The New York Department of Environmental Conservation is locking horns with the Environmental Protection Agency over dredging and PCB's in the Hudson River.
In October 2015, General Electric announced it had completed its sixth and final year of dredging sediment contaminated with polychlorinated biphenyls from the upper Hudson River. But river advocates have long called for more dredging and cleanup.
DEC Commissioner Basil Seggos sent a letter* Sunday to EPA Regional Administrator Judith Enck, saying his agency has some unaddressed concerns, particularly about the amount of PCB-contaminated sediment left behind after dredging in portions of the Upper Hudson River.
Seggos' letter comes a year after General Electric finished dredging a 40-mile stretch of the river north of Albany for PCBs in a federal Superfund project. Until 1977, GE factories discharged more than 1 million pounds of the suspected carcinogen into the river. When dredging was done, some 2.75 million cubic yards of contaminated sediment had been removed. Seggos says dredging has improved the Hudson, but he thinks it best the EPA re-evaluate the entire project. The EPA has been collecting samples from fish, water and sediment this year for the review.
GE spokesman Mark Behan: "Dredging was completed just about 10 months ago, and EPA already has begun a comprehensive review of the results of the project, and new data are being collected, fish, water and sediment data, to assess the reduction in PCB levels as a result of the project. This has been the long agreed upon approach, and we believe it's the right approach to make decisions based on the facts, the most reliable, up to date data after dredging has been completed."
In April 2015, Scenic Hudson President Ned Sullivan and other activists gathered along the riverbank in Green Island to urge General Electric to meet what they said were responsibilities beyond the EPA-mandated PCB cleanup. Today, Sullivan disagrees with those who call the cleanup a success. "Since 2012 EPA has been asserting that the cleanup it negotiated with GE is on-track to achieve its goals. However, the U.S. Fish and Wildlife Agency and the National Oceanic and Atmospheric Administration have documented in peer-reviewed papers that PCBs left behind in the Hudson will compromise the restoration of the river and postpone achievement of the goals of clean, healthy river and fish that are safe to eat by decades, even generations. There is roughly 136 to 175 acres of PCB contaminated sediments that exceed the toxicity threshold, the threshold that EPA requires clean-up for. EPA has been asserting that monitoring of these PCBs is an important next step. Well, monitoring them will not solve the problem."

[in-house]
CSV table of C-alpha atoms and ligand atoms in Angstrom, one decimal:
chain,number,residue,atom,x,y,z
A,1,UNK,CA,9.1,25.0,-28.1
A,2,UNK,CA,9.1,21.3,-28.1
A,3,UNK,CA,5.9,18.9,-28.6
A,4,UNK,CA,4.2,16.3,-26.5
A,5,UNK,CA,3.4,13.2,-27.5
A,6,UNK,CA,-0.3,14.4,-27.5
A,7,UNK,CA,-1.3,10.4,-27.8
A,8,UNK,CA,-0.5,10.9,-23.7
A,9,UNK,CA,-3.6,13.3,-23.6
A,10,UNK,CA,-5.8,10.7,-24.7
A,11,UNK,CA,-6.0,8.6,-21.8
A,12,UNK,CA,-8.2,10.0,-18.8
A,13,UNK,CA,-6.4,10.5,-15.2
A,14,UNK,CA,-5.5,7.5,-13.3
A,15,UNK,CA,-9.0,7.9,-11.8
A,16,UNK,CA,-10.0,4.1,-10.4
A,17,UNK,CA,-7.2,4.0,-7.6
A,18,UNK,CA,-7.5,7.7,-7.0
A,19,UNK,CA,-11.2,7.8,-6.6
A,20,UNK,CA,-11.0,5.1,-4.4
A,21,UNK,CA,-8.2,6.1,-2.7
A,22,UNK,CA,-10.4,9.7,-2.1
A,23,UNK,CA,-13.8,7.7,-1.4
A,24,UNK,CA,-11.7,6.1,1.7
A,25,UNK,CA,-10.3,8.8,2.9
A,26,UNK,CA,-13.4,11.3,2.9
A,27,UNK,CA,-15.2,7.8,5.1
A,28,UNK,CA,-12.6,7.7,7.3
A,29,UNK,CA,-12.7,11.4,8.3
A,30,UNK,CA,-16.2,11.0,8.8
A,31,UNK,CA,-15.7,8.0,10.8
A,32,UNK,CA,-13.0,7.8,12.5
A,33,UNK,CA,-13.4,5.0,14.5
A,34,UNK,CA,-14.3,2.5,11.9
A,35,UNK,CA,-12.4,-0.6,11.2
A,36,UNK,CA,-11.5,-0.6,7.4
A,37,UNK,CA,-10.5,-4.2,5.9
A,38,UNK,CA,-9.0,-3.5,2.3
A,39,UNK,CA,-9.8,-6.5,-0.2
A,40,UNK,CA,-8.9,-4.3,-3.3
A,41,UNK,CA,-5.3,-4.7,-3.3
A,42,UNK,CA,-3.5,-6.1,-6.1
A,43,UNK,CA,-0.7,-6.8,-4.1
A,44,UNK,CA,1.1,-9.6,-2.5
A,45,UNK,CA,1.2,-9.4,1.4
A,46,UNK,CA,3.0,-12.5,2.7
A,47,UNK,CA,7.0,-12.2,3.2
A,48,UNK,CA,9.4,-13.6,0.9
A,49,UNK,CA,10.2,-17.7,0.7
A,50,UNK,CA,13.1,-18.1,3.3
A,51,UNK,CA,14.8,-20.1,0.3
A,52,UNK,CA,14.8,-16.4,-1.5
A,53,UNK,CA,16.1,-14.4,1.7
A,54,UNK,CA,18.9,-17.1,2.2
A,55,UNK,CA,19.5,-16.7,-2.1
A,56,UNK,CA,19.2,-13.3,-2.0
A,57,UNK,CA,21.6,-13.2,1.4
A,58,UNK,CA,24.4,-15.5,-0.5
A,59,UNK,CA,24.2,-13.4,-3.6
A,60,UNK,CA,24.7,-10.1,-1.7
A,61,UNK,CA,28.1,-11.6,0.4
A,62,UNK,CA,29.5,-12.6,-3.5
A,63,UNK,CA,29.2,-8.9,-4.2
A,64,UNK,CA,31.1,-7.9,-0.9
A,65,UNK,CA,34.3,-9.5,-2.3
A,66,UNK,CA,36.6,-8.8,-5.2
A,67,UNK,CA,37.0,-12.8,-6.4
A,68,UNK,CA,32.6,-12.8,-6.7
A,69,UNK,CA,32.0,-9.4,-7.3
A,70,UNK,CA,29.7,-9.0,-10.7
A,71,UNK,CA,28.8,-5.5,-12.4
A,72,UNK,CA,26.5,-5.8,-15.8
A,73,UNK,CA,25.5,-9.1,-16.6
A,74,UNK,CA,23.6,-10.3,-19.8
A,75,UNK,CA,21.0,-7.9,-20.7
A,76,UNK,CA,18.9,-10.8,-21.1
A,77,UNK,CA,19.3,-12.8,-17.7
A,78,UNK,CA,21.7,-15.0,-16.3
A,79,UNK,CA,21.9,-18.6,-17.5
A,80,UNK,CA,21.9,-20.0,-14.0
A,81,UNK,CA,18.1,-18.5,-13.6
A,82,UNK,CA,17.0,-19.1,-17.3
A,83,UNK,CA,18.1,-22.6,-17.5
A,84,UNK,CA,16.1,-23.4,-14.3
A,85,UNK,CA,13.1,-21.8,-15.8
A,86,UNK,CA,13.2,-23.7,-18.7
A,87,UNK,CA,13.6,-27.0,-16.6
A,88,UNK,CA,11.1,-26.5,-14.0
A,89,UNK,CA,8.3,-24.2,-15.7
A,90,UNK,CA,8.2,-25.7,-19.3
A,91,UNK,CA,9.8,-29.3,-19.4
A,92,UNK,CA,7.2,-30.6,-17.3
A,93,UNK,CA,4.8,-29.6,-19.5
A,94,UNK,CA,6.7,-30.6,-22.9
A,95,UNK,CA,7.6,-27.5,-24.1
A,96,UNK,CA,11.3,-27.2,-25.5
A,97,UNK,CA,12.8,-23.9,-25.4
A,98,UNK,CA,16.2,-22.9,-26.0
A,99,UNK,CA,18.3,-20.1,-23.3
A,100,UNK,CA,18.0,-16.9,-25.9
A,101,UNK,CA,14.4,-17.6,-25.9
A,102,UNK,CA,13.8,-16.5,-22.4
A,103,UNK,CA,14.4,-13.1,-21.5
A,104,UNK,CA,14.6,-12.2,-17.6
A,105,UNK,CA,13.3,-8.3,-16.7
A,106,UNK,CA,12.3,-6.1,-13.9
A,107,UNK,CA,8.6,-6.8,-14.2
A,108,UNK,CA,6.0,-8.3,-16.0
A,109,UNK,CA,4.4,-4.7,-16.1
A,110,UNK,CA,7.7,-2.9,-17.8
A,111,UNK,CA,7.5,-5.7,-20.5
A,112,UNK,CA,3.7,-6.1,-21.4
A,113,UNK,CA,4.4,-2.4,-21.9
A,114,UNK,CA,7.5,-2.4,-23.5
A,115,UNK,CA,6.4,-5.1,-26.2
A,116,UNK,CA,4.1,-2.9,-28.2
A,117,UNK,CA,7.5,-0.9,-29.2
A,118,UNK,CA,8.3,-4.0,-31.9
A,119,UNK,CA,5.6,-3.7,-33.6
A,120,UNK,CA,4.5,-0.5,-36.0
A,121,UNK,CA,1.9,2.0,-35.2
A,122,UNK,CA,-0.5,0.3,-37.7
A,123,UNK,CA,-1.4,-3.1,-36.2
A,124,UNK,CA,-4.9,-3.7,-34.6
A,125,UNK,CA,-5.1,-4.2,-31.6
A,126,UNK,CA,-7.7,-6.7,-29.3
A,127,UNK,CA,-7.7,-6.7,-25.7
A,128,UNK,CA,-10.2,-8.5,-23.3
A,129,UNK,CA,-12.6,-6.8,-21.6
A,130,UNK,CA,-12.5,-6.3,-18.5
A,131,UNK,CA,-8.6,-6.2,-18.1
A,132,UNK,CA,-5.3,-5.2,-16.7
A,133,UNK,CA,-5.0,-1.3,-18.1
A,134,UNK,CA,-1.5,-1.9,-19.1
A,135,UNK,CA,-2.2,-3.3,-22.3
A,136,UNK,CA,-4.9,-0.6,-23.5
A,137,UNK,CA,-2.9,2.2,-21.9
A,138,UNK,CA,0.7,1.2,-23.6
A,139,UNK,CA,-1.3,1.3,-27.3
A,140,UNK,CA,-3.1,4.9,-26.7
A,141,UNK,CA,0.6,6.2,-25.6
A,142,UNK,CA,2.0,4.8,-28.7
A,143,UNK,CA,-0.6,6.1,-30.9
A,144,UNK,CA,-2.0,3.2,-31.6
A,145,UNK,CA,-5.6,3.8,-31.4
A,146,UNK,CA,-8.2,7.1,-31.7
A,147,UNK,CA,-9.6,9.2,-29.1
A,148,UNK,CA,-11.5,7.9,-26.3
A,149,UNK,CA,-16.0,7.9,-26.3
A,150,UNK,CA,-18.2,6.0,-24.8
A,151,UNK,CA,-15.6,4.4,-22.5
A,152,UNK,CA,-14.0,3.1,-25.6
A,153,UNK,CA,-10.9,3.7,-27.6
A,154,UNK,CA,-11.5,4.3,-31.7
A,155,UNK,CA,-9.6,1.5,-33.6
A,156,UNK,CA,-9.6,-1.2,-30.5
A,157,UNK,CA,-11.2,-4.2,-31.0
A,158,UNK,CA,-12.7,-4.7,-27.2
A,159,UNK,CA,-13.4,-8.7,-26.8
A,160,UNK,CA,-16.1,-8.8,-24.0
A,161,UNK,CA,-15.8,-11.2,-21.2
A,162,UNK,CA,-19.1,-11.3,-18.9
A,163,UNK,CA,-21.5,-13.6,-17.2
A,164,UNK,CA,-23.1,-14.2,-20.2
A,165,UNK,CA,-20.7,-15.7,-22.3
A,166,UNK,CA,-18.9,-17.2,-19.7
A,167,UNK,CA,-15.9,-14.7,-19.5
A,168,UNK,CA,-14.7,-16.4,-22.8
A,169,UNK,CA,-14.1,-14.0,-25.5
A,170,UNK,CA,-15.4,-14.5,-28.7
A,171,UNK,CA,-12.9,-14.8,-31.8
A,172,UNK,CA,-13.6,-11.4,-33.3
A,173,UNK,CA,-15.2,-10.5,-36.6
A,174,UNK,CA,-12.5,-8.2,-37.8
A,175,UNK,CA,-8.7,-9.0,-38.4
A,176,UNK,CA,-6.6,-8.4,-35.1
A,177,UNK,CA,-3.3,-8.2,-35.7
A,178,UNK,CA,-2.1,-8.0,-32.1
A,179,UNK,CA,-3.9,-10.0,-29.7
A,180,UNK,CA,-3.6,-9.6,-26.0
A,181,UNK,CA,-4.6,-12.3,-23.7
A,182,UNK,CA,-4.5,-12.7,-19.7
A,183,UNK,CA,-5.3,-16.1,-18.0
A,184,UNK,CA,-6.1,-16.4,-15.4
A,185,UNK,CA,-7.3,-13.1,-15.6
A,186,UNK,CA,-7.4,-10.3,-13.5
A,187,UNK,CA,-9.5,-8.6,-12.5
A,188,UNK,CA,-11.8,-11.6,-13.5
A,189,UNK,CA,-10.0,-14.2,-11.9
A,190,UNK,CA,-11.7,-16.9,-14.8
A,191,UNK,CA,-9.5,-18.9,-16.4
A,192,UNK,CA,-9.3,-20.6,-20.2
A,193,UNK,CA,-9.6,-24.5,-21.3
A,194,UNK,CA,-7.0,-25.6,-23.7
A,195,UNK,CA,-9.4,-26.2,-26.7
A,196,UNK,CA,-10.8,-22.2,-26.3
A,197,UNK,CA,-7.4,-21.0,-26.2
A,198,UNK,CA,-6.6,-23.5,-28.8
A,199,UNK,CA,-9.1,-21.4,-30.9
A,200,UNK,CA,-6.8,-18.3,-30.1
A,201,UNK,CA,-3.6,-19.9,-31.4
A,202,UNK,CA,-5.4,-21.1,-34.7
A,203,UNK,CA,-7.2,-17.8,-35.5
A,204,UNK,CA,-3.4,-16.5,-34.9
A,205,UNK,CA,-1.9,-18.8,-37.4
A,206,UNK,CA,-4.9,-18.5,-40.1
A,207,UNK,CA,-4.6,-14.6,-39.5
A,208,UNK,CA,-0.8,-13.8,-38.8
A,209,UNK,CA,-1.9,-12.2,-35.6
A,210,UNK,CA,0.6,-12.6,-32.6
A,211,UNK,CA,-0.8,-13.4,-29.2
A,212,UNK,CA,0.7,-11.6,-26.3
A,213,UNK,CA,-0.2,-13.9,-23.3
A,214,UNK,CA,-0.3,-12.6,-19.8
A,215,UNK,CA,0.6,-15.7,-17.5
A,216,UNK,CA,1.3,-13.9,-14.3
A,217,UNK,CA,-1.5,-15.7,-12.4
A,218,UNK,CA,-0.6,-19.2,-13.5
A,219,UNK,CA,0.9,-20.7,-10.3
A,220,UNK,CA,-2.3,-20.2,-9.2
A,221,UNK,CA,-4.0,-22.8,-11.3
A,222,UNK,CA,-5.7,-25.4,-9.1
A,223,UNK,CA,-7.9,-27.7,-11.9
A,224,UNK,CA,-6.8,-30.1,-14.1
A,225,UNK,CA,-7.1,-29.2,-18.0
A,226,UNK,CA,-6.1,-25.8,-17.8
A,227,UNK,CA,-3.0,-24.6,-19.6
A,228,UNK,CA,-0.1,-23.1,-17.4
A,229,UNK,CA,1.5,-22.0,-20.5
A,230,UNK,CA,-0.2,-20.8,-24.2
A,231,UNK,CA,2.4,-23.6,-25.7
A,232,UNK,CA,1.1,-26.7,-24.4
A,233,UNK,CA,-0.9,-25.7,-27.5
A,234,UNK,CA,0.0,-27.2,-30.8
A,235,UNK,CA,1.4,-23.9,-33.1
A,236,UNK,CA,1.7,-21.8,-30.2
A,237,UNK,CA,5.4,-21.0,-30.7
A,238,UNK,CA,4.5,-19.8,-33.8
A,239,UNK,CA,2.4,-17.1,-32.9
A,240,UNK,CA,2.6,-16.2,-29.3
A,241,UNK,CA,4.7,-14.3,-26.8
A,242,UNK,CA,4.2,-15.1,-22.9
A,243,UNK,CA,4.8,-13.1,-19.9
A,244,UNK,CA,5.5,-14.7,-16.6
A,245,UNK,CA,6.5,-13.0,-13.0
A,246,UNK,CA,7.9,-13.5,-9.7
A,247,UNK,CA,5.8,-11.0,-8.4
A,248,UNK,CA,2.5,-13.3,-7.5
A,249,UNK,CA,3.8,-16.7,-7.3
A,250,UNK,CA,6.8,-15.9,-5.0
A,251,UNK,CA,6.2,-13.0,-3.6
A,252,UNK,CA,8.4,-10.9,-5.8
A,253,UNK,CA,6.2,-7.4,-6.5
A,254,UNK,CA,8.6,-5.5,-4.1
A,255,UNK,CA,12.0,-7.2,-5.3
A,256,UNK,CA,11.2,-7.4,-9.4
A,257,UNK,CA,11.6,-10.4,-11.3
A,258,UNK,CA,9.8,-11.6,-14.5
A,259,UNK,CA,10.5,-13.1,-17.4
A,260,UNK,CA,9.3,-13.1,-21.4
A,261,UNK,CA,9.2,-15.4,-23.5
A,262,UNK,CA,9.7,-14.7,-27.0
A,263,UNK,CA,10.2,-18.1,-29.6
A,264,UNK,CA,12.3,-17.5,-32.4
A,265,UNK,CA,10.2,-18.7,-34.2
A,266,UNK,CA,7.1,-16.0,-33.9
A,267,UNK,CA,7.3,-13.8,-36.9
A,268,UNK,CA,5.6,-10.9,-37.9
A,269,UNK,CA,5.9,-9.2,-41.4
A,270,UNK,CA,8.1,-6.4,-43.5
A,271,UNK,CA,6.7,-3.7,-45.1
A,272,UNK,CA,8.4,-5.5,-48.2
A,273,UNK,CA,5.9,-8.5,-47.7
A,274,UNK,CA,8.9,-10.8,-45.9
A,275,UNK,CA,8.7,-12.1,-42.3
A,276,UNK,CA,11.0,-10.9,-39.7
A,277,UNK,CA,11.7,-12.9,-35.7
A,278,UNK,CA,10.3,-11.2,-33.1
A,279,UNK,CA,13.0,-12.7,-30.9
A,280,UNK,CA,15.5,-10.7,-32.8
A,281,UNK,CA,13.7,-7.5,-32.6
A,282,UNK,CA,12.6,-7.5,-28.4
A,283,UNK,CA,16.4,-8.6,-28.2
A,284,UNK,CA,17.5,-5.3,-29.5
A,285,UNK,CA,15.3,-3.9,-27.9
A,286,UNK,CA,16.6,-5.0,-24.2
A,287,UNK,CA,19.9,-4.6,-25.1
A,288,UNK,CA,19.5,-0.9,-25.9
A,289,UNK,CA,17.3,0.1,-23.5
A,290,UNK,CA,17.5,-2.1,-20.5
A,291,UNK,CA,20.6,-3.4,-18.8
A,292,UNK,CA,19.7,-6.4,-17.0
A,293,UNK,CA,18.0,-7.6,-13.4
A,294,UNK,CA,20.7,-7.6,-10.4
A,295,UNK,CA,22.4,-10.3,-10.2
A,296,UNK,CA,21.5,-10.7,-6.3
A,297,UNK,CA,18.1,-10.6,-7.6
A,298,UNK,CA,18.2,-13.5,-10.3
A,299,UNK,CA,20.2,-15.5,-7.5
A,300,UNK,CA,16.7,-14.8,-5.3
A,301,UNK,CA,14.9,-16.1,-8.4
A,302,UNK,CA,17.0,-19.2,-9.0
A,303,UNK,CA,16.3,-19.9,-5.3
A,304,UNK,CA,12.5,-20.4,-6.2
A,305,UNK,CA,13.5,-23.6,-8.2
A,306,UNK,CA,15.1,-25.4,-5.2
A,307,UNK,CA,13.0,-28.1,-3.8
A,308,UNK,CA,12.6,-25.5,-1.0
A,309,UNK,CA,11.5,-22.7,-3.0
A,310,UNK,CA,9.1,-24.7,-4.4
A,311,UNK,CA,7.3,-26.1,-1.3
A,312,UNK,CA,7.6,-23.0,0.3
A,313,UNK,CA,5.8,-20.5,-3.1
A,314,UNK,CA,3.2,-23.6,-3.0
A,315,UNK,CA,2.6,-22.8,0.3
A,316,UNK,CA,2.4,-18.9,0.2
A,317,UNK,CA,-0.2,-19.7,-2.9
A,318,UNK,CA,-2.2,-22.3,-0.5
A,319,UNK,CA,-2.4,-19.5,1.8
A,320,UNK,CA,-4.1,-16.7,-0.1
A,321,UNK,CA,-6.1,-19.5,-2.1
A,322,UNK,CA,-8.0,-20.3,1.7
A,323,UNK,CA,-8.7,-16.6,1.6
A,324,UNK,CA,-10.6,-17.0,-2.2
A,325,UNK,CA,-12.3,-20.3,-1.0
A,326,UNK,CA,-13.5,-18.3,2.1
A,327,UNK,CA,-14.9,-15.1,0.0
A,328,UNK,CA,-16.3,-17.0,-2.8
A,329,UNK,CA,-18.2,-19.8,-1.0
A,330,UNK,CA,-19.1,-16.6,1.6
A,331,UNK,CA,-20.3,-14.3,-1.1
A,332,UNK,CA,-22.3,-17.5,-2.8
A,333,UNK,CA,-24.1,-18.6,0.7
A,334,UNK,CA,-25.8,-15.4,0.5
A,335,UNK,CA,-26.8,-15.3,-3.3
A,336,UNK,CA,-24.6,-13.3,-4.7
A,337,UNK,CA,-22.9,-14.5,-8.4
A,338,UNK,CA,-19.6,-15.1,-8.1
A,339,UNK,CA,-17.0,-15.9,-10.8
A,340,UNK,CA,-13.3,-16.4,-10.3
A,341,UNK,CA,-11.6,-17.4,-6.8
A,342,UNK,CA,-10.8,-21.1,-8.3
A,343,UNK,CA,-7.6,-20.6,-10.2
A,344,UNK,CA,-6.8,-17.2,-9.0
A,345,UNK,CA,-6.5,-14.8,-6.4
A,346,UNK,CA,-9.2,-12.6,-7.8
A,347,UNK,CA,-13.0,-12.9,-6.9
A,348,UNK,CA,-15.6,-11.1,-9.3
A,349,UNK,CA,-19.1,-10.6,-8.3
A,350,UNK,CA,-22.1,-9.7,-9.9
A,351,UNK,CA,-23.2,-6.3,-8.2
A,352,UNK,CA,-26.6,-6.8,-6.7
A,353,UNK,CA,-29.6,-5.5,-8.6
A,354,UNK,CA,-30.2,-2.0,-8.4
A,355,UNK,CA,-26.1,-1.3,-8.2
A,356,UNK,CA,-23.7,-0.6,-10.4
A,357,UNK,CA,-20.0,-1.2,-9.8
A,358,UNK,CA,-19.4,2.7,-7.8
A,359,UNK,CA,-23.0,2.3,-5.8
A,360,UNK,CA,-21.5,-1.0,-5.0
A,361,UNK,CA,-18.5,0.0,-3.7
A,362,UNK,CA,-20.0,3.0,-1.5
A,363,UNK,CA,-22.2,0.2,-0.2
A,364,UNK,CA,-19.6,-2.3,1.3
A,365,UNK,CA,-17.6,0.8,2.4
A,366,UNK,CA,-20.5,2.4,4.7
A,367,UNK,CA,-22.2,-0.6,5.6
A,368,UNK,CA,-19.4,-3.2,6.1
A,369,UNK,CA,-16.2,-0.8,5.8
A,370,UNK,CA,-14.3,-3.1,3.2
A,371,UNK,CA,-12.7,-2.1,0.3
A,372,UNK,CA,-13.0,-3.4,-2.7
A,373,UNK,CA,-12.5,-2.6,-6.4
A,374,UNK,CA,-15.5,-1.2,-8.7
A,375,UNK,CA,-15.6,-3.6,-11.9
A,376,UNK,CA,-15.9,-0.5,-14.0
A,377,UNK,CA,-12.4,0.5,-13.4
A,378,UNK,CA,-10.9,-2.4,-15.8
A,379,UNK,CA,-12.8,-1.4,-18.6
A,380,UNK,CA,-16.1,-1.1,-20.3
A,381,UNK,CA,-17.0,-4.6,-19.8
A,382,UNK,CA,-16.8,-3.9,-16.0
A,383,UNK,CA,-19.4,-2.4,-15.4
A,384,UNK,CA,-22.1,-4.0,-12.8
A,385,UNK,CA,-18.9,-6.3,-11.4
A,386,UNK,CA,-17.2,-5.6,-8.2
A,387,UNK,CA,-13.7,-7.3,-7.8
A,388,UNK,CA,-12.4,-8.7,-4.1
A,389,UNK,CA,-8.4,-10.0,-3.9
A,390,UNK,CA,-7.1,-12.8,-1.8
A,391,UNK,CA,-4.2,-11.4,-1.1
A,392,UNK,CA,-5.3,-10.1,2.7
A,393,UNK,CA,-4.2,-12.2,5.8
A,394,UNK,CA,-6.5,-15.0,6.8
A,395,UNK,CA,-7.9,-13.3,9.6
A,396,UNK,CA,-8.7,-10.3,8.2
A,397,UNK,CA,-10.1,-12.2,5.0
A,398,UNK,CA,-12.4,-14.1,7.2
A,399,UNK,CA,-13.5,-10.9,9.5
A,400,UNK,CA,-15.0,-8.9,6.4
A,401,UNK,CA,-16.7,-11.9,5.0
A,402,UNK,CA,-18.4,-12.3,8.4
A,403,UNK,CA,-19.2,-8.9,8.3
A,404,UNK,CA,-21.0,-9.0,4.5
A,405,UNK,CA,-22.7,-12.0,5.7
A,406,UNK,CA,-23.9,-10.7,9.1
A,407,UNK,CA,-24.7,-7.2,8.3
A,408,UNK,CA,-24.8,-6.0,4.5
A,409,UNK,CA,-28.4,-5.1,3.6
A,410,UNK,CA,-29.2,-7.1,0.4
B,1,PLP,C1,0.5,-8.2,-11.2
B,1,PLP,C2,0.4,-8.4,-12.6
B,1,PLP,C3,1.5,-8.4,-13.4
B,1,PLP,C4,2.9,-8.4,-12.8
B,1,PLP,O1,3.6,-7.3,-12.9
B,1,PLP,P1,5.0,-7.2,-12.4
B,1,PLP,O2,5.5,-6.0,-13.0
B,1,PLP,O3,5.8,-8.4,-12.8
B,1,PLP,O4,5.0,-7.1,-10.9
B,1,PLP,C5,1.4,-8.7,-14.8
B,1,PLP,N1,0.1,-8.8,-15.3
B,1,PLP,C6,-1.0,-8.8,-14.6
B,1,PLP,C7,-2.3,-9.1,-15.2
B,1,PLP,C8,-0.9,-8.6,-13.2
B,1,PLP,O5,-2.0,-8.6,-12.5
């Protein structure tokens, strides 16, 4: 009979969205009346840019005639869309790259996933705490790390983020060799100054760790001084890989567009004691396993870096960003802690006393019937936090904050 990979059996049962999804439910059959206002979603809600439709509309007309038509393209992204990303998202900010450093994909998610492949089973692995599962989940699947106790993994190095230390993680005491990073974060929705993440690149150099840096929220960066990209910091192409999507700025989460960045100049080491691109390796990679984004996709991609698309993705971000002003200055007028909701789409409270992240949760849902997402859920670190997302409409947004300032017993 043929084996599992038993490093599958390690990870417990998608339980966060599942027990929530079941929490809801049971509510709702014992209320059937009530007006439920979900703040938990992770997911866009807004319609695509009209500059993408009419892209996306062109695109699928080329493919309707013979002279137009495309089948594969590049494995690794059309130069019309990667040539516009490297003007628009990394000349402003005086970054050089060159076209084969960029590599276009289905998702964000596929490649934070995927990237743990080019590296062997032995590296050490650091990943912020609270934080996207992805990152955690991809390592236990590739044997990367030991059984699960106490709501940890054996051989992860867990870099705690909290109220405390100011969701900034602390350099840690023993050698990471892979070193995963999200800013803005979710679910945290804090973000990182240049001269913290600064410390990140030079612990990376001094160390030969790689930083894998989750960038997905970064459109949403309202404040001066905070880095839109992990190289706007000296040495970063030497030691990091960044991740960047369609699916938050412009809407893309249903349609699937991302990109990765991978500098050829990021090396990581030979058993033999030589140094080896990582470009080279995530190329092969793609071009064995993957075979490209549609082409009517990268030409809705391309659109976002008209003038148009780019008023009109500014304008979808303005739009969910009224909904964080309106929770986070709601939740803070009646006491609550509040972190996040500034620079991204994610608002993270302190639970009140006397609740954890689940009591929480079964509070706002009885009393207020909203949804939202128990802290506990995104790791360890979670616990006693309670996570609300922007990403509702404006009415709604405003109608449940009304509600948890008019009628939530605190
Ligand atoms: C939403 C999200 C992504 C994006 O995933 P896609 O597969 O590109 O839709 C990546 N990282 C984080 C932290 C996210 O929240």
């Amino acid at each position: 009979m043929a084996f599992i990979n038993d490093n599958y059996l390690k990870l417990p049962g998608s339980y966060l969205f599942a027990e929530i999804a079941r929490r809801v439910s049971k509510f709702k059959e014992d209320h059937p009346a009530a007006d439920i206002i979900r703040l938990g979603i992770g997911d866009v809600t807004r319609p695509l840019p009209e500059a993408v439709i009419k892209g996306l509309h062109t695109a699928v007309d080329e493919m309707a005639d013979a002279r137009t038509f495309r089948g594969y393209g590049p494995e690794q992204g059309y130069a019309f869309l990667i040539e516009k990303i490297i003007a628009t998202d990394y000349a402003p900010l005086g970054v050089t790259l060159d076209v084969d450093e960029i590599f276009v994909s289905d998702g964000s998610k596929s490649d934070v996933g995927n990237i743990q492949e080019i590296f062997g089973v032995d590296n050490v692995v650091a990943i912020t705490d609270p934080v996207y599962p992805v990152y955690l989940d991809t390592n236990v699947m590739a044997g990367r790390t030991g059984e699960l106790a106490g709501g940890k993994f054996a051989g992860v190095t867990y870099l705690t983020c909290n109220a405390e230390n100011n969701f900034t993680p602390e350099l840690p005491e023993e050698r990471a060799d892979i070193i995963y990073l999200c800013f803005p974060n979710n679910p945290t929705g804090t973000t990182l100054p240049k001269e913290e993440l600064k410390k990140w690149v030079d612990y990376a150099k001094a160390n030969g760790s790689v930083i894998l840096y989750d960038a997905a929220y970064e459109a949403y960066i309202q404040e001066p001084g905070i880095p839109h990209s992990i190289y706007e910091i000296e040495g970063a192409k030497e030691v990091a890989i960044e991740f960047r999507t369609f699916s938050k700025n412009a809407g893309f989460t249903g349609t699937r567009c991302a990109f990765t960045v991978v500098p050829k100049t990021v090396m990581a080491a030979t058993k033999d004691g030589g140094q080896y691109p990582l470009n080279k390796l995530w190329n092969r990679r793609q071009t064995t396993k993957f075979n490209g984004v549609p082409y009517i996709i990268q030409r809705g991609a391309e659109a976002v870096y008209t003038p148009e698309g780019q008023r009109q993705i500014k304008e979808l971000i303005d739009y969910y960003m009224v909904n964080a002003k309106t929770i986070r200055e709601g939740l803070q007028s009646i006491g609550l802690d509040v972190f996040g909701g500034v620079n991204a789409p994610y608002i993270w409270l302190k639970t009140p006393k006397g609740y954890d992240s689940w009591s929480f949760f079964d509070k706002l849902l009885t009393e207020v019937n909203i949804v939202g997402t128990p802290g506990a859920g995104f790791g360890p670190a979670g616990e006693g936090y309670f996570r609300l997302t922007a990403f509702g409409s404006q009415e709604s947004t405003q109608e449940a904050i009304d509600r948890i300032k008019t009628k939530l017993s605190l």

Behan says GE is confident the EPA’s review will show that the project achieved the agency’s goals of protecting human health and the environment. "The dredging project addressed 100 percent of the PCBs that EPA targeted. EPA concluded that the project was fully protective of human health and the environment, and that it achieved all of its goals. EPA has called it a success, and a national mode, and we agree with that and we're confident that the EPA review coming up will confirm that result."
Sullivan sides with Seggos, who says the cleanup work falls short and will not enable the river to be restored to full health. "New York state is now going to demand of EPA a strongly-based scientific review of whether the cleanup meets the standards. And that New York state is prepared to withdraw its support for the cleanup strategy that it previously signed up to support. Based on the new knowledge that there is much more contamination in the river than previously thought."
The EPA answered a request for comment by emailing a statement in which it promises to review Seggos’ letter and adds "it is not possible for the fish to recover immediately after the conclusion of dredging – that recovery will take decades."
Sullivan added that Seggos announced that New York state is itself committed to dredge the Champlain Canal, which "has been fouled by GE's PCBs for decades." The canal, operated by the state Canal Corporation, was not part of the agreement between DEC and GE.